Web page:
Written by Adam Richardson (email@example.com), Managing Director and Owner of AR Resourcing. Adam has 20 years’ experience recruiting preconstruction, procurement and commercial professionals across the built environment industries.
Covering letters matter more than many candidates realise. A tailored, focused covering letter will get a mediocre CV onto most shortlists. A generic covering letter will often see good candidates rejected without their CV even being considered.
There is a lot of detail in most CVs and recruiters and hiring managers don’t have time to review them all in detail. With dozens, sometimes even hundreds of applications per job advert it would take hours to review every CV and that is time recruiters and hiring managers simply don’t have. Instead, employers rely on covering letters to identify which candidates’ applications are most promising and merit further investigation.
In other words, the hours you put into your CV will likely be pointless if you don’t invest time and effort in your covering letters.
HOW TO WRITE A COVERING LETTER
The purpose of a covering letter is a) to focus the prospective employer’s attention on your most relevant experience and achievements and b) to articulate how the role motivates you. All too often, however, covering letters appear to detail the achievements that the applicant is most proud of irrespective of whether or not they are relevant to the job description.
To avoid falling into this trap before you put pen to paper, highlight the key requirements of the job spec, then highlight the corresponding experience and achievements on your CV. A well-written job description lists the skills and experience the employer is looking for in order of diminishing importance so focus on those at the start of the list.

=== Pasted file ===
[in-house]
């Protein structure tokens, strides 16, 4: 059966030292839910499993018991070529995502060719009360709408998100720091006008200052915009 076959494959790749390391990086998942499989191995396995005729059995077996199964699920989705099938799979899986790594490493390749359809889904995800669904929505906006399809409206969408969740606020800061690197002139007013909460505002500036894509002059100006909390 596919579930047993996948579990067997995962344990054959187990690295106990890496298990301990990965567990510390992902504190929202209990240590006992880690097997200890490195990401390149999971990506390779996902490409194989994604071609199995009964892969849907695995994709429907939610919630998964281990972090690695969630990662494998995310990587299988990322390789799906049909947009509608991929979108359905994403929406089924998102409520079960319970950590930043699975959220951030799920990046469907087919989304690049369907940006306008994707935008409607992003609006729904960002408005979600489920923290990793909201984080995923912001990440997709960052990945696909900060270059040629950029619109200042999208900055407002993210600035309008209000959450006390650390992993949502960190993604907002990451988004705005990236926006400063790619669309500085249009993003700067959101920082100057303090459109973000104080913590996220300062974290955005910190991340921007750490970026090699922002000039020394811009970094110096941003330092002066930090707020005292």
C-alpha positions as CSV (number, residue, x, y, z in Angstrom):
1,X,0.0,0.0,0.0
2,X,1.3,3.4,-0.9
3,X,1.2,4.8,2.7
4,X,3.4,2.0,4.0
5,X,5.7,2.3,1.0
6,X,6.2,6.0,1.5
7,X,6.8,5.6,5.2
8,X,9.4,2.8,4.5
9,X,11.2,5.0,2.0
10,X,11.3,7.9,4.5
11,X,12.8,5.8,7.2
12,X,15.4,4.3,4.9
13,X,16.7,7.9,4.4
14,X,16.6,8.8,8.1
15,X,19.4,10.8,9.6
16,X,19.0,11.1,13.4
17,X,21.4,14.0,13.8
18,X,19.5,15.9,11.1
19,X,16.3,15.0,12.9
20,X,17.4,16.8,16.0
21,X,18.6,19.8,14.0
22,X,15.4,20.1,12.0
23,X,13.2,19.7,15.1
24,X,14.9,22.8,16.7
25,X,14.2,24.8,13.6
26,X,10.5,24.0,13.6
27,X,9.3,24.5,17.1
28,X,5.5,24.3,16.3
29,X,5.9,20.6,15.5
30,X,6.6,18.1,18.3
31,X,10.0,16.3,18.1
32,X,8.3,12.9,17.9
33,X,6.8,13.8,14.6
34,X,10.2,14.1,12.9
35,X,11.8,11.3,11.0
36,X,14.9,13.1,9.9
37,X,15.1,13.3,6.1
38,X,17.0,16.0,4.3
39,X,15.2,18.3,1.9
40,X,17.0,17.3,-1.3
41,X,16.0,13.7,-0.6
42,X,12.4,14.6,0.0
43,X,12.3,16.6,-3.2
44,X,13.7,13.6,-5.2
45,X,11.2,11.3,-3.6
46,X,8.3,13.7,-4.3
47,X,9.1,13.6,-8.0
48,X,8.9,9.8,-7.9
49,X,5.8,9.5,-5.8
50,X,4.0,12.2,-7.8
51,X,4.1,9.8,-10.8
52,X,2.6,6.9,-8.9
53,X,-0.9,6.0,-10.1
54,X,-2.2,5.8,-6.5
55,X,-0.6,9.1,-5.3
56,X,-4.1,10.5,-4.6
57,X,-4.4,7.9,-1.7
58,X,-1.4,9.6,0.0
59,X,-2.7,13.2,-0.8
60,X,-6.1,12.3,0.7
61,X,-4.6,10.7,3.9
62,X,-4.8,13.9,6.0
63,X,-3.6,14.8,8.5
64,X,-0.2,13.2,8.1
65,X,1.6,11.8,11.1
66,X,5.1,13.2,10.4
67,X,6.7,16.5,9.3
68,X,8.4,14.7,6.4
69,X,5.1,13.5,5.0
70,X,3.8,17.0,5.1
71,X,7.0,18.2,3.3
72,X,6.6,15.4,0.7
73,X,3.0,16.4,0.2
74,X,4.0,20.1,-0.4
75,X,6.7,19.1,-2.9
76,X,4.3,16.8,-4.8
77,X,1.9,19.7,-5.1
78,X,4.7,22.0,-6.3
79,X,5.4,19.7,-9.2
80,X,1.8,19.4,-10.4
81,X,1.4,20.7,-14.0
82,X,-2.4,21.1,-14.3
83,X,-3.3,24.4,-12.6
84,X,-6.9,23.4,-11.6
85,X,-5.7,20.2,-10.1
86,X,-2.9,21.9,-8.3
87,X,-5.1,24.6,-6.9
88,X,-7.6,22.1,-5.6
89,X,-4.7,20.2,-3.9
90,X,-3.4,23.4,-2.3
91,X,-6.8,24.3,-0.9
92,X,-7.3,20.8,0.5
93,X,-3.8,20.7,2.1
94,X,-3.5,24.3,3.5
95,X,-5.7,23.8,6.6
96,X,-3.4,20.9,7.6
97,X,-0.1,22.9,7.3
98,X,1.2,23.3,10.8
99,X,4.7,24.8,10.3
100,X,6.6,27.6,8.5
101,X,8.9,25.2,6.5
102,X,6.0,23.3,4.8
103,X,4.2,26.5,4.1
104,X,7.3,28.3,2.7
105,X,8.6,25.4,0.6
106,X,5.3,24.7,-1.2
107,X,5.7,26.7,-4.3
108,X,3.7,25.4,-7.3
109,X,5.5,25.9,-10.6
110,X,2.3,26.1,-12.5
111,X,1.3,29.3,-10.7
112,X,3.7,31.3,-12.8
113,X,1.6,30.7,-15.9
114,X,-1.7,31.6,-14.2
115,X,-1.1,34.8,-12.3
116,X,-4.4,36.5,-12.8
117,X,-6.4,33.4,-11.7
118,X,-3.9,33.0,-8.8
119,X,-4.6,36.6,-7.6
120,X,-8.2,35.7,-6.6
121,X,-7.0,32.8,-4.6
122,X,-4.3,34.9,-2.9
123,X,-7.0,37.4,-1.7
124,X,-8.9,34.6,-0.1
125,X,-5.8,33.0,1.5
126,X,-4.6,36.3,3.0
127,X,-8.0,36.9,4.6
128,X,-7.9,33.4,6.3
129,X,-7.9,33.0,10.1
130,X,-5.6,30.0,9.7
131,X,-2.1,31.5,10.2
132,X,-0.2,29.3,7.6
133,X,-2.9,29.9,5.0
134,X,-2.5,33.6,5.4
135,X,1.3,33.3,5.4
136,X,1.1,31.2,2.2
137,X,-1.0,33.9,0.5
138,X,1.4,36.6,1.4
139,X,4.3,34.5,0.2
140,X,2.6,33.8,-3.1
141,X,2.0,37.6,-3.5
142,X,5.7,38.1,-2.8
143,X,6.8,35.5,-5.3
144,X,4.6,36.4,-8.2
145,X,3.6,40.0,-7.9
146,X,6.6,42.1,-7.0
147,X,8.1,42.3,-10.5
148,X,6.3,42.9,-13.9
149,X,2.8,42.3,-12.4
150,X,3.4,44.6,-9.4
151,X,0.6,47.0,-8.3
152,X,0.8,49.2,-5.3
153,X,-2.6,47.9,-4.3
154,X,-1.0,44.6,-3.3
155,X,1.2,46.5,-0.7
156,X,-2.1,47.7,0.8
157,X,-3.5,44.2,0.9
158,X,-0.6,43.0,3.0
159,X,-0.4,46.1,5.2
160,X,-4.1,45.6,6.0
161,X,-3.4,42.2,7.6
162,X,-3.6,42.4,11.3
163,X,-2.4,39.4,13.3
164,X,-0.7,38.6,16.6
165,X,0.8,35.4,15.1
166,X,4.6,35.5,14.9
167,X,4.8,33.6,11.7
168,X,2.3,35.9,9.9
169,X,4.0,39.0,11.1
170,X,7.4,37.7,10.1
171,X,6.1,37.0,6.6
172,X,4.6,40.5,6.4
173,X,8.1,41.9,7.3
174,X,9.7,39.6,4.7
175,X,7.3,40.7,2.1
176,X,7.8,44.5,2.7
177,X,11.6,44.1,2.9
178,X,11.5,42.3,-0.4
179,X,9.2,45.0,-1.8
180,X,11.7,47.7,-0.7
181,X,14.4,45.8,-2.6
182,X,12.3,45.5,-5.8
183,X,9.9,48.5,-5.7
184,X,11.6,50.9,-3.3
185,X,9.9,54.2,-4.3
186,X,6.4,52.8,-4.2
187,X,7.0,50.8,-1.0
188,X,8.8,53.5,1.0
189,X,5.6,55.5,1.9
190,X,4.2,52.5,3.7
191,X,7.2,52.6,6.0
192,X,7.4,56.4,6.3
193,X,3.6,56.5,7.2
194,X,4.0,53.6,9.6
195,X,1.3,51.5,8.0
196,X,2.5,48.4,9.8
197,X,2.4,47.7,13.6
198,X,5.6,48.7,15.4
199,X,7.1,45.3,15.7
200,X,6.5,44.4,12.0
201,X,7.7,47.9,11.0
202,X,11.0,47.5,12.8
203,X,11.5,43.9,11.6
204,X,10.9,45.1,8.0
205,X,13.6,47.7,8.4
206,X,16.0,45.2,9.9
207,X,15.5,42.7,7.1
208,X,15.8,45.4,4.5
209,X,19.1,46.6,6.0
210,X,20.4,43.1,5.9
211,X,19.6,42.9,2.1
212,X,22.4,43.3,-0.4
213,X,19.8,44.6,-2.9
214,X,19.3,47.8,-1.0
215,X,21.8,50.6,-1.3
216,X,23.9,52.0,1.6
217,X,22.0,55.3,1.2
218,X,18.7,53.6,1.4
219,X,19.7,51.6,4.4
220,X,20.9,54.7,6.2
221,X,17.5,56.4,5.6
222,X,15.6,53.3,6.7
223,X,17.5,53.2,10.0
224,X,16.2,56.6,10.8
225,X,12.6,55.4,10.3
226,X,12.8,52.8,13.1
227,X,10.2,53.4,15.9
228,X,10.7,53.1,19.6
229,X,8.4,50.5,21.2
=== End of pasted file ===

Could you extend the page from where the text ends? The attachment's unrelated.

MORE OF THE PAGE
Next, do some research into the company and role so that you can communicate what it is about the opportunity that excites you.
THE COVERING LETTER FORMULA
There is a generally accepted formula for writing cover letters. Sticking to it will help the prospective employer quickly find the information they are looking for maximising your chances of them moving onto your CV.
Greeting line: Wherever possible try to identify the name of the person who the covering letter should be addressed to – if some covering letters use the right name and your letter uses a generic job title your application already looks slapdash. If you can’t identify the individual then address it to the appropriate job title e.g. “Dear hiring manager,”; “Dear HR director,” or similar.
Opening paragraph: Briefly introduce yourself and state your interest in the role, for example, “I am a procurement manager with 15 years’ experience working on rail projects and am writing to apply for the role of xxxxxxx which I saw advertised with AR Resourcing.”
Paragraph 2: Briefly explain your interest in both the role and the company.
Paragraph 3: Match your experience and achievements to the role focusing on the key skills and experience outlined in the job description.
Closing paragraph: Reiterate your interest in the role and the company before explaining that you look forward to hearing from them.
Sign off: How you addressed the letter (the greeting) will determine how you sign it off. If you addressed the letter to a named individual, sign off ‘Yours sincerely’, however, if you used a general greeting, sign off ‘Yours faithfully’.